144. 144. Dominio de Bibliotecas<br />Con el objetivo de facilitar la búsqueda e identificación de todo tipo de libros, artículos o documentos en general, las bibliotecas son contribuidores naturales al proyecto Linked Data<br />American Library of Congress, la German National Library of Economics, LIBRIS o la SwedishNationalUnion Catalogue<br />El proyecto OpenLibrary (http://openlibrary.org/) supone un esfuerzo colaborativo para crear una página web por libro publicado donde el catálogo se almacena en formato RDF y se consumen datos de bases de datos como ProductDB (http://productdb.org/). <br />Artículos de revistas y conferencias son accesibles en formato semántico: DBLP (http://dblp.l3s.de/)<br />
  145. 145. Dominio de Ciencia<br />Destacan proyectos como:<br />proyecto Bio2RDF ha relacionado más de 30 conjuntos de datos incluyendo UniProt (proteínas), KEGG (genética), CAS (química) y PubMed (http://www.ncbi.nlm.nih.gov/pubmed/)<br />La industria farmacéutica tiene su propio proyecto en marcha Linking Open Drug Data (http://esw.w3.org/HCLSIG/LODD) donde se relacionan datos de medicinas y experimentos clínicos con el objetivo de ayudar en la búsqueda de medicamentos<br />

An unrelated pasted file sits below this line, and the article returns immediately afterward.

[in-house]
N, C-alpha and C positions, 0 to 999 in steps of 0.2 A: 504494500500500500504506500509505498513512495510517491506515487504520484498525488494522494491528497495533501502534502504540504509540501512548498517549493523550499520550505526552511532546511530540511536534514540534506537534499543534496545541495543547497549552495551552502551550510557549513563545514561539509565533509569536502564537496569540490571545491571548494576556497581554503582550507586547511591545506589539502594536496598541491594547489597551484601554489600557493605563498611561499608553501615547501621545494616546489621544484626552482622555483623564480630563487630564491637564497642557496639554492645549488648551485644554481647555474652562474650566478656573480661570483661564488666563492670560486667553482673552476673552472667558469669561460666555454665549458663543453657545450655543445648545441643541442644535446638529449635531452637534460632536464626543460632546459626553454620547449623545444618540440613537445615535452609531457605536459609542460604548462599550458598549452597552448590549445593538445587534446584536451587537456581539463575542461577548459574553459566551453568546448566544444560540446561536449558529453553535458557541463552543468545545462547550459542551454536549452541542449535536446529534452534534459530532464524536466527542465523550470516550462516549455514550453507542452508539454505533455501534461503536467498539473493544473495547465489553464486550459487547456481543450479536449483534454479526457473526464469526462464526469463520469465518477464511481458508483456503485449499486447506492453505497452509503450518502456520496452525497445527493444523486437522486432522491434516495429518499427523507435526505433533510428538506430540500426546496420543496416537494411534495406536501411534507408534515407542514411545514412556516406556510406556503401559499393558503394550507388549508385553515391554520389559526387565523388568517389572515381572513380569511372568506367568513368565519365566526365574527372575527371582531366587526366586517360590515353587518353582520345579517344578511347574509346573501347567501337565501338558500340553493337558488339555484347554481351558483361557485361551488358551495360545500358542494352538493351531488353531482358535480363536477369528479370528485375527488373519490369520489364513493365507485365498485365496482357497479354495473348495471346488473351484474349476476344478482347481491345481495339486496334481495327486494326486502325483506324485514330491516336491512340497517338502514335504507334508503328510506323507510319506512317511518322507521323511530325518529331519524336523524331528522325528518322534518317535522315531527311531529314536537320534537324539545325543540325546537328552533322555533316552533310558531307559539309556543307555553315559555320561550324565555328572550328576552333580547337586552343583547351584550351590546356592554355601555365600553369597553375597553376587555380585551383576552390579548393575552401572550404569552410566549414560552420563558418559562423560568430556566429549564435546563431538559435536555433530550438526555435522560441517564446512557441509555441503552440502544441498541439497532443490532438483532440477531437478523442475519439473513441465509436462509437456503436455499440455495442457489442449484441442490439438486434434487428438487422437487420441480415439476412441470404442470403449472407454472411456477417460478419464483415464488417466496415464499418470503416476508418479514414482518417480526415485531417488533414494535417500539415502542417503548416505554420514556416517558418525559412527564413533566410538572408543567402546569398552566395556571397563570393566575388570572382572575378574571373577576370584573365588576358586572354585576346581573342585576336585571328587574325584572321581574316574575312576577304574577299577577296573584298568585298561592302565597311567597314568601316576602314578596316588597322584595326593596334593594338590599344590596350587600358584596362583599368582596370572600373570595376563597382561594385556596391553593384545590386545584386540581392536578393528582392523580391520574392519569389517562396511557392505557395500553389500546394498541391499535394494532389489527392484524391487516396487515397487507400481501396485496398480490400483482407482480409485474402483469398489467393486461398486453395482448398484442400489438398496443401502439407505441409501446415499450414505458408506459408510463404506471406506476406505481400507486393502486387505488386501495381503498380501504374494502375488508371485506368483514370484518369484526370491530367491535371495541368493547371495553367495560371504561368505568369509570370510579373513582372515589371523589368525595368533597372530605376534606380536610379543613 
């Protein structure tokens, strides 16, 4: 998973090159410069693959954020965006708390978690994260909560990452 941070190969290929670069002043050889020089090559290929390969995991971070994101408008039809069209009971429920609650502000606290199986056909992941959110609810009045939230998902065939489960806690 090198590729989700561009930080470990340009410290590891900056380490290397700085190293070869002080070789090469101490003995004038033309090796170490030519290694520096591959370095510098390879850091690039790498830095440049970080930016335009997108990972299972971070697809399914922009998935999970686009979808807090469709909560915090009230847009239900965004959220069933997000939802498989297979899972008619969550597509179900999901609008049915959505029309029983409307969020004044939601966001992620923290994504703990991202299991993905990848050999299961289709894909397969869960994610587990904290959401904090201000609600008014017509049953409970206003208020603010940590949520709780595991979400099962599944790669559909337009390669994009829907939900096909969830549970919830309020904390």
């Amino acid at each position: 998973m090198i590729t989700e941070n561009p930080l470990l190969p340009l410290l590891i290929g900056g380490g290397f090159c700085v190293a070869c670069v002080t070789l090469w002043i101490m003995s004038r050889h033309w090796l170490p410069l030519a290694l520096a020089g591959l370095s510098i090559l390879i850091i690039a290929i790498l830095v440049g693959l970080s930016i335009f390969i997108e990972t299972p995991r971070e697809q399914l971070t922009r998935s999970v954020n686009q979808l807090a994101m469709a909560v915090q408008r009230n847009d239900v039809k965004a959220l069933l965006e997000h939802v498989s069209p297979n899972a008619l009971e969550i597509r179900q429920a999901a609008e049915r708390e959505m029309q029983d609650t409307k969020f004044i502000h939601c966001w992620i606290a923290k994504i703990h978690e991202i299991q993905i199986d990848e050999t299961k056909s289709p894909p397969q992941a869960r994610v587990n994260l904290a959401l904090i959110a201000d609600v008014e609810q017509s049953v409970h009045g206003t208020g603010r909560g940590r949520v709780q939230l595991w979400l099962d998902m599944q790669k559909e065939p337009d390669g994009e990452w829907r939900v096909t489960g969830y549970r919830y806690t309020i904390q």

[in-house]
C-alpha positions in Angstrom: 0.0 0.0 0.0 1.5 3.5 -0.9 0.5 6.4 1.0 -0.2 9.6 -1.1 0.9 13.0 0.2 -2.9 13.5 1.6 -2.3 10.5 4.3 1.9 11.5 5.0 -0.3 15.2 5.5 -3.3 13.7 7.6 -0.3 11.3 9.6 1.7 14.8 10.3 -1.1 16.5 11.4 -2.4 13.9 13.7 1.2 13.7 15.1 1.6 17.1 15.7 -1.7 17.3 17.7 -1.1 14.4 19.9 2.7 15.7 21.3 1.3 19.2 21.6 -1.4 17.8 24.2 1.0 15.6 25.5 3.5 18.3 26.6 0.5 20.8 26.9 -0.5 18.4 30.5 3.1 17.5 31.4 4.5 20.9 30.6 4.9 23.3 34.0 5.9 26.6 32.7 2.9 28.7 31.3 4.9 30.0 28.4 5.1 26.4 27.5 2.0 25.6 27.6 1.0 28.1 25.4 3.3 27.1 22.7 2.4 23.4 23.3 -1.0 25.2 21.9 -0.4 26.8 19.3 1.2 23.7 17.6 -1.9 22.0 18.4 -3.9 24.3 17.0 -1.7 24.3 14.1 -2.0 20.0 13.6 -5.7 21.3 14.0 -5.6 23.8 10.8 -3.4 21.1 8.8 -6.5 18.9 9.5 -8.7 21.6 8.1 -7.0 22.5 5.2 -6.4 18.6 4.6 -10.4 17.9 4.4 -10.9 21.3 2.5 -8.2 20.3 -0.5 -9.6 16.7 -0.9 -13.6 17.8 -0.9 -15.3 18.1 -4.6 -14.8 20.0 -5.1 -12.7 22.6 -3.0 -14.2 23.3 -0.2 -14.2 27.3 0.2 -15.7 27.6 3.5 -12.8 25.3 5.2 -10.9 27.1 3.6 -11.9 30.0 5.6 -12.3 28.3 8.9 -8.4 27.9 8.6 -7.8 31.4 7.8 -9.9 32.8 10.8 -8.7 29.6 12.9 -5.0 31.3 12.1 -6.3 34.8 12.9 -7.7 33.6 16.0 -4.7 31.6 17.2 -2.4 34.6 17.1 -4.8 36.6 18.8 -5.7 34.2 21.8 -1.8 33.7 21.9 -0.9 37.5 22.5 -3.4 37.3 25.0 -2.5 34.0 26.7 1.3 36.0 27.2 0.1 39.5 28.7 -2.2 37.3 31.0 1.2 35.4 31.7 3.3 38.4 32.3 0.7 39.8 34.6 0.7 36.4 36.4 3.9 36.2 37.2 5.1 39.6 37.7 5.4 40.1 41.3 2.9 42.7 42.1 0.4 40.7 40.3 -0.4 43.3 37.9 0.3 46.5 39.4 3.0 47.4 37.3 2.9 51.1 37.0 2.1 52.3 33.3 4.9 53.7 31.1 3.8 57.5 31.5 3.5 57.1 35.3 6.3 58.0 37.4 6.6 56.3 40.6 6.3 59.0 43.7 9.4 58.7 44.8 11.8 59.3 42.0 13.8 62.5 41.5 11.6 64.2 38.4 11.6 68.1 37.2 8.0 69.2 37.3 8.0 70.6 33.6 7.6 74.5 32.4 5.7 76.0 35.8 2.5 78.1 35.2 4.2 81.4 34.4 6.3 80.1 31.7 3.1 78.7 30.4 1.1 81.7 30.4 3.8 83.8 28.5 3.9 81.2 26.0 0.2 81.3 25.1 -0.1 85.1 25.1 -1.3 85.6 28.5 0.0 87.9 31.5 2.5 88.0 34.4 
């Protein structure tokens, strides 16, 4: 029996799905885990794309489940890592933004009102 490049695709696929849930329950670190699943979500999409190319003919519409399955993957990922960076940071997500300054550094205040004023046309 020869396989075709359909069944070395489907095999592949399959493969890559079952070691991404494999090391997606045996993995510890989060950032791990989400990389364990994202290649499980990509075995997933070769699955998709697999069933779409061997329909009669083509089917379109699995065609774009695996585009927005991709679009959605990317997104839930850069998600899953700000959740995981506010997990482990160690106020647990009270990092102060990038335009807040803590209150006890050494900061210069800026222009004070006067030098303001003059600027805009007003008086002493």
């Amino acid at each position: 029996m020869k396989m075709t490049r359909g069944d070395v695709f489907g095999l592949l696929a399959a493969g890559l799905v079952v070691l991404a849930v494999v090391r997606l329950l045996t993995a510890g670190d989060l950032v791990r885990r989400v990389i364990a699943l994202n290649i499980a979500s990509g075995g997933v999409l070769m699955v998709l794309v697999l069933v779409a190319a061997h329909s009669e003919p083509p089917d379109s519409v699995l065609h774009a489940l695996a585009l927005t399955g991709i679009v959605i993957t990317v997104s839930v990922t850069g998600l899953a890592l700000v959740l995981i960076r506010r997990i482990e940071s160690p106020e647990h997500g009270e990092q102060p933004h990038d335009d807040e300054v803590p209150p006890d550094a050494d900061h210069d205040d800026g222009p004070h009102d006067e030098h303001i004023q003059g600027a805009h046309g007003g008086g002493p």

146. 146. Dominio del Comercio Electrónico<br />RDF BookMashup (http://www4.wiwiss.fu-berlin.de/bizer/bookmashup/) donde se utiliza vocabulario de comercio para representar información de libros ofertados por Amazon y Google<br />BestBuy (http://www.bestbuy.com/) y Overstock.com (http://www.overstock.com/) utilizan la ontología de comercio GoodRelationspara mejorar su presencia en buscadores que reconocen datos publicados en formado RDFa<br />El sitio Web y conjunto de datos ProductDB añade y enlaza información de productos diversos y demuestra el potencial de la Web de datos en el área de la integración de productos<br />
  147. 147. Dominio de Contenidos Generados por el Usuario<br />Muchos de los primeros conjuntos de datos incorporados a la Web de datos se basan en conversiones de sitios Web 2.0 con grandes volúmenes de datos generados por los usuarios<br />Flickr

×